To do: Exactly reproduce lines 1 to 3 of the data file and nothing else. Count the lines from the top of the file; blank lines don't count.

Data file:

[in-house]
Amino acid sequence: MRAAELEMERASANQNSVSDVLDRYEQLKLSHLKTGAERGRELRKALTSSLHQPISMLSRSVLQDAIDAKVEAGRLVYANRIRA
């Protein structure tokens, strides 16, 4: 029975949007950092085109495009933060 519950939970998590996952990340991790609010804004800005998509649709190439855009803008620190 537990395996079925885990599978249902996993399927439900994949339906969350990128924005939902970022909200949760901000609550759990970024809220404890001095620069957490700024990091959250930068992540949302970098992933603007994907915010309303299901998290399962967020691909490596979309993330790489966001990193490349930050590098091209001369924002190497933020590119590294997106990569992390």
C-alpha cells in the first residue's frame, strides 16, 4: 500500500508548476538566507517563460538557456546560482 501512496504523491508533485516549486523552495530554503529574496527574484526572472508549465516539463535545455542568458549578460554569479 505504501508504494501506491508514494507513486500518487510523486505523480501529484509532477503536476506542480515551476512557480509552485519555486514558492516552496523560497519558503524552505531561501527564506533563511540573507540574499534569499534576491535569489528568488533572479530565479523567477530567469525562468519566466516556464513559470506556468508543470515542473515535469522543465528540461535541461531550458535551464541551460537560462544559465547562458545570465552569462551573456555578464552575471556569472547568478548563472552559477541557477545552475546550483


[in-house]
Amino acid sequence: MRAAELEMERASANQNSVSDVLDRYEQLKLSHLKTGAERGRELRKALTSSLHQPISMLSRSVLQDAIDAKVEAGRLVYANRIRA
């Protein structure tokens, strides 16, 4: 029975949007950092085109495009933060 519950939970998590996952990340991790609010804004800005998509649709190439855009803008620190 537990395996079925885990599978249902996993399927439900994949339906969350990128924005939902970022909200949760901000609550759990970024809220404890001095620069957490700024990091959250930068992540949302970098992933603007994907915010309303299901998290399962967020691909490596979309993330790489966001990193490349930050590098091209001369924002190497933020590119590294997106990569992390």